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UN Official Cautions Zimbabwe Government On Use Of Lethal Force

A United Nations human rights expert has urged the Zimbabwean government not to use lethal force against unarmed demonstrators as occurred in Harare in March.

Phillip Alston, U.N. special rapporteur on extrajudicial, summary or arbitrary executions, issued a statement noting that international law construes “widespread or systematic attacks against the civilian population” as crimes against humanity.

Opposition activist Gift Tandare died after being shot by police on March 11 during a confrontation in Harare's Highfield section after police halted a prayer meeting.

More shootings were reported in subsequent days that activists attributed to police or other security forces. Doctors at Harare hospital meanwhile reported the deaths of eight to 10 people over that period from apparent injuries by blunt instruments.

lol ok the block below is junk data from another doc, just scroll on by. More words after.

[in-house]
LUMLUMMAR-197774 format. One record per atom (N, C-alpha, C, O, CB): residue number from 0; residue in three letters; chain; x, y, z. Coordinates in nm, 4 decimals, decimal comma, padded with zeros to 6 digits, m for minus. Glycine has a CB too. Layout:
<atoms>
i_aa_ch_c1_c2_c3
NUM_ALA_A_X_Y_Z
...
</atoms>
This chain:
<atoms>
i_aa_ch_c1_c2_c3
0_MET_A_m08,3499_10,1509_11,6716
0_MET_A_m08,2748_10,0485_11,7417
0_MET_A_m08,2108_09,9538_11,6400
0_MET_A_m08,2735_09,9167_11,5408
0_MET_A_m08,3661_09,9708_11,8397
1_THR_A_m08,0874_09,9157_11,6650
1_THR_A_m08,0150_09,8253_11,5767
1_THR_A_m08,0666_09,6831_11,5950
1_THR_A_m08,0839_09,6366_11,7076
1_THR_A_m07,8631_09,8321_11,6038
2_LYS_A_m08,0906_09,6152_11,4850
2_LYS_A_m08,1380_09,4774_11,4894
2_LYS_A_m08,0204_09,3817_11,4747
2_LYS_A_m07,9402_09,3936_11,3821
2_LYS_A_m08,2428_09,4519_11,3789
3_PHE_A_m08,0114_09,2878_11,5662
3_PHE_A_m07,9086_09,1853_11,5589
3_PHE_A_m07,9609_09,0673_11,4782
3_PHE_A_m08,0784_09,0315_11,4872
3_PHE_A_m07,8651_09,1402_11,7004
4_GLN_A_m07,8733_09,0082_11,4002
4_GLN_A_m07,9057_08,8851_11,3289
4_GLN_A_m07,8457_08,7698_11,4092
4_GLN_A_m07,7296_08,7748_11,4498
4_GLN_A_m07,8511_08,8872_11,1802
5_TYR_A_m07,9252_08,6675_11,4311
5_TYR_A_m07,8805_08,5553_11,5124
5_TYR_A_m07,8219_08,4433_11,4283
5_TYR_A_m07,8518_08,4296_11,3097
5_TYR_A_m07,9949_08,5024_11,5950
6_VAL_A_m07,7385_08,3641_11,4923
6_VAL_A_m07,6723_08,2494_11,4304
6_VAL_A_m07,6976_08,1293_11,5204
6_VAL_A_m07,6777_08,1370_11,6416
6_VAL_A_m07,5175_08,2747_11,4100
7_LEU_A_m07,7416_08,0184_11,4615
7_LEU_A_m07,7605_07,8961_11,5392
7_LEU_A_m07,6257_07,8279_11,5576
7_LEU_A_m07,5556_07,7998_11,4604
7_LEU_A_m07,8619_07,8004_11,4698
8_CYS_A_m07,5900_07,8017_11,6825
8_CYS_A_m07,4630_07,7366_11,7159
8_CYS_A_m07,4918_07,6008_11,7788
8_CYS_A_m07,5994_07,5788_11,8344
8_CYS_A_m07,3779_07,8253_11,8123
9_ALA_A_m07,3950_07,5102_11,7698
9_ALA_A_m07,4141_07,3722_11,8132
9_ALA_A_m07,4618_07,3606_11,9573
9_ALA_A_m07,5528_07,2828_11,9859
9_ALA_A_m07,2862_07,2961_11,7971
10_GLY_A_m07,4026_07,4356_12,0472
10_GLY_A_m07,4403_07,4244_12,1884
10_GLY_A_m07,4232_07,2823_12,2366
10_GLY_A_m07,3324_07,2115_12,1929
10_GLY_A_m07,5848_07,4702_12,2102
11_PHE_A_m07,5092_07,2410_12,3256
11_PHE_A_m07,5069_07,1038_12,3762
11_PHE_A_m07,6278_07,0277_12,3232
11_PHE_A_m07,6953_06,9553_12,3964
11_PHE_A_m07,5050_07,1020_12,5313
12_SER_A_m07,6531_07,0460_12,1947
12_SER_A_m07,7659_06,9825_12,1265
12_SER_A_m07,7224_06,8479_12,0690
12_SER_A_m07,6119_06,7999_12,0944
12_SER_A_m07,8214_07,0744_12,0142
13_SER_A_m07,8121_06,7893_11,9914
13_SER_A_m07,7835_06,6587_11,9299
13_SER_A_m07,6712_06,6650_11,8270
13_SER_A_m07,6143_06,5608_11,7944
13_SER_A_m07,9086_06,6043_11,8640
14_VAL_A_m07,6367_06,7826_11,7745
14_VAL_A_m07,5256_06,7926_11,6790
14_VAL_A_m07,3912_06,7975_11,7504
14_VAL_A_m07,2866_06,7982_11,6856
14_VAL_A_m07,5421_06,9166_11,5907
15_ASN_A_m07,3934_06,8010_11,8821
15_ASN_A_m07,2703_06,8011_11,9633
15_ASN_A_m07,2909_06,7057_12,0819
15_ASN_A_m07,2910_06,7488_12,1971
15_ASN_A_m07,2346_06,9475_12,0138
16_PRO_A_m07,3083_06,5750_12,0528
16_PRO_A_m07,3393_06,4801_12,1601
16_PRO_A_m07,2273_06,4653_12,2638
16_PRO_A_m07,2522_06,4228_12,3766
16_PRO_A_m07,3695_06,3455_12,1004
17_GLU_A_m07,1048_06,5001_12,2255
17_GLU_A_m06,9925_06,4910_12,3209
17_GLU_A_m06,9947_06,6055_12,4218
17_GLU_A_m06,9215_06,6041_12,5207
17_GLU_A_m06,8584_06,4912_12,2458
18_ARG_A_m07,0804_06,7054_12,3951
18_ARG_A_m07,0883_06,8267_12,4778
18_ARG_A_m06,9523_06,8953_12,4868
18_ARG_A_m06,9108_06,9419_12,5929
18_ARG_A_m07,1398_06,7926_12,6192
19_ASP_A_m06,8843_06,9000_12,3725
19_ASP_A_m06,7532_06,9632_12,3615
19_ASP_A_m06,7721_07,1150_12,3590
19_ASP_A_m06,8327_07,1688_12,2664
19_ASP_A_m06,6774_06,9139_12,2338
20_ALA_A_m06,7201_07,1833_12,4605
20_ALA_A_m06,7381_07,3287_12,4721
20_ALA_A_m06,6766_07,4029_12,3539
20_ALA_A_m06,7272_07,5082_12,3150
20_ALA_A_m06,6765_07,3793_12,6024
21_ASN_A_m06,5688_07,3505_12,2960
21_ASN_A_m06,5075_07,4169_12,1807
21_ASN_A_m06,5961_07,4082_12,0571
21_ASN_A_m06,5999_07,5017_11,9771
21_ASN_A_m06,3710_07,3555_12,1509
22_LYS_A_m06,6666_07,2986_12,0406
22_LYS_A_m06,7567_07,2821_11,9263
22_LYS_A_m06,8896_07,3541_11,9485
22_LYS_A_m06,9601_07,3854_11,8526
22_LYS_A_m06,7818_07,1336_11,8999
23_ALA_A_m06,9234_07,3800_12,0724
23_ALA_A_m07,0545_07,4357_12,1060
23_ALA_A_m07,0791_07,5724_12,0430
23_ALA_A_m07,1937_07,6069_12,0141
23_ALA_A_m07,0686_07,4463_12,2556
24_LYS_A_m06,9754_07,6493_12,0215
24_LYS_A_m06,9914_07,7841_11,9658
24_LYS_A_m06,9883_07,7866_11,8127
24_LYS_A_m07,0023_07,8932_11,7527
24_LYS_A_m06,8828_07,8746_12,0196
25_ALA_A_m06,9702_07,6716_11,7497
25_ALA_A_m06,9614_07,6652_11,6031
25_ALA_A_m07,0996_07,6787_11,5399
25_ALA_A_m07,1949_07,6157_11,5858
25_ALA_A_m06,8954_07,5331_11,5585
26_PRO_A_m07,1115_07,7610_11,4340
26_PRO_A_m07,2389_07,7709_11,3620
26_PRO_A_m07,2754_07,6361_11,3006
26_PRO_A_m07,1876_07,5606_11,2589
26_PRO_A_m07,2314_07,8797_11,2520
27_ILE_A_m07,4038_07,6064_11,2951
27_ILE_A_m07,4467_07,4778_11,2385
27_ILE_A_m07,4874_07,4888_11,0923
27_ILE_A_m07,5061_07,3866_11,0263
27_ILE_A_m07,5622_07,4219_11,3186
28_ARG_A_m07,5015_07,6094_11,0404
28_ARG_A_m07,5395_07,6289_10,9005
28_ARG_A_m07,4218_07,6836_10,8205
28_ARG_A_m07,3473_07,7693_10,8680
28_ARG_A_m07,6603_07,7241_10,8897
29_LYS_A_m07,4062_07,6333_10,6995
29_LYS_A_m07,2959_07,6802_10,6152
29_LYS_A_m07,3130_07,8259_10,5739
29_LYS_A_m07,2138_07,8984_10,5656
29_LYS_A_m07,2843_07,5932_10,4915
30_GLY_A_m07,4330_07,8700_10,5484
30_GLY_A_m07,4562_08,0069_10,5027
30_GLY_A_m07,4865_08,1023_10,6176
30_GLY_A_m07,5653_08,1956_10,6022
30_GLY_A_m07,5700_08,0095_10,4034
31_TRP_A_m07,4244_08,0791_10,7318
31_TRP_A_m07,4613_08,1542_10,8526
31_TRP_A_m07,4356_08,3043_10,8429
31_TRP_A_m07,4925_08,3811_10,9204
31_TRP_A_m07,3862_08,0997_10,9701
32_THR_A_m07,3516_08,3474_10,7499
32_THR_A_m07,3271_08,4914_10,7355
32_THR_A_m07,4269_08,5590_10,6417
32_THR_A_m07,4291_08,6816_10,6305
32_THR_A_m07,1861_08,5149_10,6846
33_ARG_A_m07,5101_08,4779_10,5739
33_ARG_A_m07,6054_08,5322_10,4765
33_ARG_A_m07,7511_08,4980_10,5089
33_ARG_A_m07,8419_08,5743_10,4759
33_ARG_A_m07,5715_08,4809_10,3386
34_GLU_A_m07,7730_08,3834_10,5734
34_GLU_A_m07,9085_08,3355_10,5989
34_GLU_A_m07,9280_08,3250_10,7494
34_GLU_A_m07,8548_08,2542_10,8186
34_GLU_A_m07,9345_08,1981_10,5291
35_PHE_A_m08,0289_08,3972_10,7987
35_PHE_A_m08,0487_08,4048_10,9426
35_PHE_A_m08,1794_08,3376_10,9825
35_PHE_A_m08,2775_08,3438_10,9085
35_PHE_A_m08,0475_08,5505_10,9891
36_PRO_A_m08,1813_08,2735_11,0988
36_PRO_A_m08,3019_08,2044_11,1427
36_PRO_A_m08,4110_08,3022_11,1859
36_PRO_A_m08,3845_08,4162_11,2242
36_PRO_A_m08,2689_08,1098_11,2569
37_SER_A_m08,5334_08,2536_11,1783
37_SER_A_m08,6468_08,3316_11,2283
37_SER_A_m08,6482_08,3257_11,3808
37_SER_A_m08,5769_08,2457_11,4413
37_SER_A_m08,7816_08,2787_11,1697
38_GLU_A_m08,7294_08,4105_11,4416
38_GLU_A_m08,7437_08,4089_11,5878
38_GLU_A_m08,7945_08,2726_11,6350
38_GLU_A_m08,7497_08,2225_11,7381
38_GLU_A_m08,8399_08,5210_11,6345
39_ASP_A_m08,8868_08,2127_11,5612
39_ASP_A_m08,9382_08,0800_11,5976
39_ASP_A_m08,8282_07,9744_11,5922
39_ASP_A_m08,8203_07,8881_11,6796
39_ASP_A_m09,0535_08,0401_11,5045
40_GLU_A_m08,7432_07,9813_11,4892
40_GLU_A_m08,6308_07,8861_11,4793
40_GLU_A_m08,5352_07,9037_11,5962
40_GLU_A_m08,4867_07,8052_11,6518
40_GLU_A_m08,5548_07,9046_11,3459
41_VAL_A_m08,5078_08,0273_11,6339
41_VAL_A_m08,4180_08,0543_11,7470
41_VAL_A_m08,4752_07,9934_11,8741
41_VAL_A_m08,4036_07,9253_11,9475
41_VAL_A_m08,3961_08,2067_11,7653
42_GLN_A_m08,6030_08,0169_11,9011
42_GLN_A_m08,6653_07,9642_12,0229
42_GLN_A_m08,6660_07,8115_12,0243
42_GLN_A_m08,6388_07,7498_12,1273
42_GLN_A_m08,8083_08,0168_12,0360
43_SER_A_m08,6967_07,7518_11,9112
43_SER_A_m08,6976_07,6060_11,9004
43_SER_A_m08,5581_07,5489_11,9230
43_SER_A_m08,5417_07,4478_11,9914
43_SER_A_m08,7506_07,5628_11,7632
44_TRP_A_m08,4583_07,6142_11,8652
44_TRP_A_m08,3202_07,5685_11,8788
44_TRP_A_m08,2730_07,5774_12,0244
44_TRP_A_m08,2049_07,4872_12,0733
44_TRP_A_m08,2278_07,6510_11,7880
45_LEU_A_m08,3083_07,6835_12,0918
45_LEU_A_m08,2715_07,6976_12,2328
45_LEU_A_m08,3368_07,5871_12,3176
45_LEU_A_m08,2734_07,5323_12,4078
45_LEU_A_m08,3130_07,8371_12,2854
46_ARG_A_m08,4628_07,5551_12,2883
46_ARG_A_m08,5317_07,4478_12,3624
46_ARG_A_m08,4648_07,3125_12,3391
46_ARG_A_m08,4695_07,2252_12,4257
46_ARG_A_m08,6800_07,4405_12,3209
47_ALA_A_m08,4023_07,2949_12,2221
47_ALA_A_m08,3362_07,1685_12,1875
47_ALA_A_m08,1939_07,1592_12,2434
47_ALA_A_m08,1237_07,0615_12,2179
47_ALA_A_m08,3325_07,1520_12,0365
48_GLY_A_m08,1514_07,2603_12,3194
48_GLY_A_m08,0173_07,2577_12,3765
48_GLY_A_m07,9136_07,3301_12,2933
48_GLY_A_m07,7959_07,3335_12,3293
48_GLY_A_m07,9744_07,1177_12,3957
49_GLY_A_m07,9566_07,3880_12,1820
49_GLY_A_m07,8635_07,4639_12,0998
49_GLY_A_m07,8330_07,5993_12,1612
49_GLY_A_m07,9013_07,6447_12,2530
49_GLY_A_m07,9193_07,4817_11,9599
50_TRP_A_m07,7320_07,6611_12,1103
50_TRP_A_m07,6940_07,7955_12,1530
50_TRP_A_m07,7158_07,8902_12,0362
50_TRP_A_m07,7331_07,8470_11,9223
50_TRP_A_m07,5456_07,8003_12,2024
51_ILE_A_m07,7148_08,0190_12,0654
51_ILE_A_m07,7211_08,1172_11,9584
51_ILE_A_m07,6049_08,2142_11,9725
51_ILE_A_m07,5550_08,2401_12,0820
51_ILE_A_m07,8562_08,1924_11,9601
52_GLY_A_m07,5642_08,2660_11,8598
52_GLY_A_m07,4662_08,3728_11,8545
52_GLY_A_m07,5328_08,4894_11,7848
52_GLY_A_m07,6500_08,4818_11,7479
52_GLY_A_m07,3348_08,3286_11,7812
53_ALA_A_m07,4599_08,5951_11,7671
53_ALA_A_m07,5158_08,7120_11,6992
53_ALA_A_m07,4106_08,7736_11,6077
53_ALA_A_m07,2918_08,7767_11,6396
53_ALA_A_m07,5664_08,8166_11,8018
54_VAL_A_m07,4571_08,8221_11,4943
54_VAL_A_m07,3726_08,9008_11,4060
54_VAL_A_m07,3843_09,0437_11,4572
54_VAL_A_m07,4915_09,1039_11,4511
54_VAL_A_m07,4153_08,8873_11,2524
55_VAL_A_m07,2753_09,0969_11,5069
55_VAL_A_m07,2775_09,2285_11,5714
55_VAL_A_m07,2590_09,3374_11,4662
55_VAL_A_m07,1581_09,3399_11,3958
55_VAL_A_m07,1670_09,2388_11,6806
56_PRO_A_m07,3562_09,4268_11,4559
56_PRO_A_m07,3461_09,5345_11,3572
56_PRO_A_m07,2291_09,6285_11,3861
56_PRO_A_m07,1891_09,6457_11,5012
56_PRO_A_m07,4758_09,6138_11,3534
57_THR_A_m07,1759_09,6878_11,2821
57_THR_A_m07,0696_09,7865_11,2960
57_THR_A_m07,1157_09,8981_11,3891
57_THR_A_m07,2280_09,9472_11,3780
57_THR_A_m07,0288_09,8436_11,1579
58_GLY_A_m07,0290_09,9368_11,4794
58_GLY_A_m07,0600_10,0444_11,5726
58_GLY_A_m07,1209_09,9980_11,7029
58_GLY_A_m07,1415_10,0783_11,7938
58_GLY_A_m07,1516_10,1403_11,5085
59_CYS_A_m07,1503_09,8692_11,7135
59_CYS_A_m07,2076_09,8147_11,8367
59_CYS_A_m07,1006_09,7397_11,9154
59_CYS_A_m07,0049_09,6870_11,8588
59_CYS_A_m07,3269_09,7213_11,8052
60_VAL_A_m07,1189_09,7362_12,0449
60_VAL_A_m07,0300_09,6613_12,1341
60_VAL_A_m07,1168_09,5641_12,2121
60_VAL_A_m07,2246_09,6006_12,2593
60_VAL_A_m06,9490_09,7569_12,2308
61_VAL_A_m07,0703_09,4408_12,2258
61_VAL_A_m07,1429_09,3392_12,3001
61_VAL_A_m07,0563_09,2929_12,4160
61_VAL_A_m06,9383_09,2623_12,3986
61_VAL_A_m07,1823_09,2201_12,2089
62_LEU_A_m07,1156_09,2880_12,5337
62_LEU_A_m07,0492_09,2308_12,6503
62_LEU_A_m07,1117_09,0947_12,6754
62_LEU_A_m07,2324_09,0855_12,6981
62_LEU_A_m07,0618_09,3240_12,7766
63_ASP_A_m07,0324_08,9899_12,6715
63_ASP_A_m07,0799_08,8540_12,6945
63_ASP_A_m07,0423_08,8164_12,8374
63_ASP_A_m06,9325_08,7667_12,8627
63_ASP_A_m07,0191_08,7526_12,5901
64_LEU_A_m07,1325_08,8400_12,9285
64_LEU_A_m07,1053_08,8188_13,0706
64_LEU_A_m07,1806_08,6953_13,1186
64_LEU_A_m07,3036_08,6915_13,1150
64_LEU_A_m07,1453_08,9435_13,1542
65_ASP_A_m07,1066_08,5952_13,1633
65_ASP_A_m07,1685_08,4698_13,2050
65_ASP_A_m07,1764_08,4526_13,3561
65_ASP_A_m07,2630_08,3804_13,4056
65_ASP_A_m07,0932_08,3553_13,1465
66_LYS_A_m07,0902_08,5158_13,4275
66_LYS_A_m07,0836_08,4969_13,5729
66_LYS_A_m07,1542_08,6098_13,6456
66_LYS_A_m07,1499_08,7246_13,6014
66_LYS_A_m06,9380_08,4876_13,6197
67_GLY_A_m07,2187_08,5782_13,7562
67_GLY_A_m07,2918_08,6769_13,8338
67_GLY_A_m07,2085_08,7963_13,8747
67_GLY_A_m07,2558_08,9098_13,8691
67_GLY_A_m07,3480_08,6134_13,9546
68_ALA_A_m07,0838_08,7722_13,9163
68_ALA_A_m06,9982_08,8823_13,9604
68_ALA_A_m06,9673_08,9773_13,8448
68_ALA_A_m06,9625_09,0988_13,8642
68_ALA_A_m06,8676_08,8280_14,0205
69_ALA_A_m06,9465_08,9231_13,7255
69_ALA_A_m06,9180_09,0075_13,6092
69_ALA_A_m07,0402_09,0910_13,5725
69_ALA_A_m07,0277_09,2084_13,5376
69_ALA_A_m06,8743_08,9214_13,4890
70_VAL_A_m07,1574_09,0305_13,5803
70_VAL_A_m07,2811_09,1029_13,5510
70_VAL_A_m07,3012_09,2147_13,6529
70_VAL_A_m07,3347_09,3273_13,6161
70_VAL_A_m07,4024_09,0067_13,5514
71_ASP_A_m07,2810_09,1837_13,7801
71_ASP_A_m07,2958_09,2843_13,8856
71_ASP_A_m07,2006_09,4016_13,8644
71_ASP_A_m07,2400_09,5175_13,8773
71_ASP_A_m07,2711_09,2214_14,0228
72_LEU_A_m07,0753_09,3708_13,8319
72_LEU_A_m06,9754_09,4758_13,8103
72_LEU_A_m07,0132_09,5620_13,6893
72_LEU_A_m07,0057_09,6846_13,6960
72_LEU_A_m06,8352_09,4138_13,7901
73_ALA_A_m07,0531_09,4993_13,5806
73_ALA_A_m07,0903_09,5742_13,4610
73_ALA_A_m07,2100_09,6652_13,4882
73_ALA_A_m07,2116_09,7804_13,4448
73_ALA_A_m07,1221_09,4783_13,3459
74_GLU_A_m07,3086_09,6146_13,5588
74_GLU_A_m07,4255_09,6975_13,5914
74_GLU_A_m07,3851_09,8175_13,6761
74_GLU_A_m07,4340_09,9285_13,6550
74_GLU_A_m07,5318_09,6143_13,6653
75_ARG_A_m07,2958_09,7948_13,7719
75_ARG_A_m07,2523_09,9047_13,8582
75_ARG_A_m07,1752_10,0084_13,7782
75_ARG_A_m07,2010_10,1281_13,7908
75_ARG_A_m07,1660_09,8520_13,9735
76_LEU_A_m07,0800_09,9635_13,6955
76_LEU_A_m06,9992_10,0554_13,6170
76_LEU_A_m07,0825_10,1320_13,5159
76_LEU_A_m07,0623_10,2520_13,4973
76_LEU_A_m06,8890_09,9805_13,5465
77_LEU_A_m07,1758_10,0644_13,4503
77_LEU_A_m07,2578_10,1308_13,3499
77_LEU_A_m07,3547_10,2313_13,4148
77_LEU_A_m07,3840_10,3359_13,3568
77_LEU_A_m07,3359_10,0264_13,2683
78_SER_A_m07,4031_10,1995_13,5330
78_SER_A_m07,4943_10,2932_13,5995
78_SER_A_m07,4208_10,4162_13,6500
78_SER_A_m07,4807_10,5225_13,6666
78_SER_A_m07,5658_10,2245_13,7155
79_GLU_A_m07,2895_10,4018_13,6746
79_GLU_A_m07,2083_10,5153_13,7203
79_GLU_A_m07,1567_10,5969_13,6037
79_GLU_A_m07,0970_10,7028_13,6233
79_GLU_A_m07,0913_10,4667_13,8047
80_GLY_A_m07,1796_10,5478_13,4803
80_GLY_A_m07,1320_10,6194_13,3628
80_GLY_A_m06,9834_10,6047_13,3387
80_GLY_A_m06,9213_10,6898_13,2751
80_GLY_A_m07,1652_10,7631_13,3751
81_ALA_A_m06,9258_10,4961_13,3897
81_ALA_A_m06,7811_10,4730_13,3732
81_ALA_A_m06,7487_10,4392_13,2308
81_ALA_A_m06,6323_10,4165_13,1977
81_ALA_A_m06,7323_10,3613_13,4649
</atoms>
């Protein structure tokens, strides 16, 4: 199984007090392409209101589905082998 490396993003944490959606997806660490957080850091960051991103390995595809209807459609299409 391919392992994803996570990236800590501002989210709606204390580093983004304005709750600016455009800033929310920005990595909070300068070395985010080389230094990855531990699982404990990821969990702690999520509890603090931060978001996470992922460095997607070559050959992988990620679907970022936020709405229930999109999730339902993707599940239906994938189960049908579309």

Alston said military and police officers may use lethal force only when doing so is strictly necessary for self-defense or to save another's life, adding that governments that order their forces to shoot are violating international human rights law.

Human rights lawyer Gabriel Shumba, executive director of the Zimbabwe Exiles Forum in South Africa, told reporter Carole Gombakomba of VOA's Studio 7 for Zimbabwe that Alston’s concerns should be taken seriously as an increasing number of Zimbabweans are being physically assaulted by security forces.

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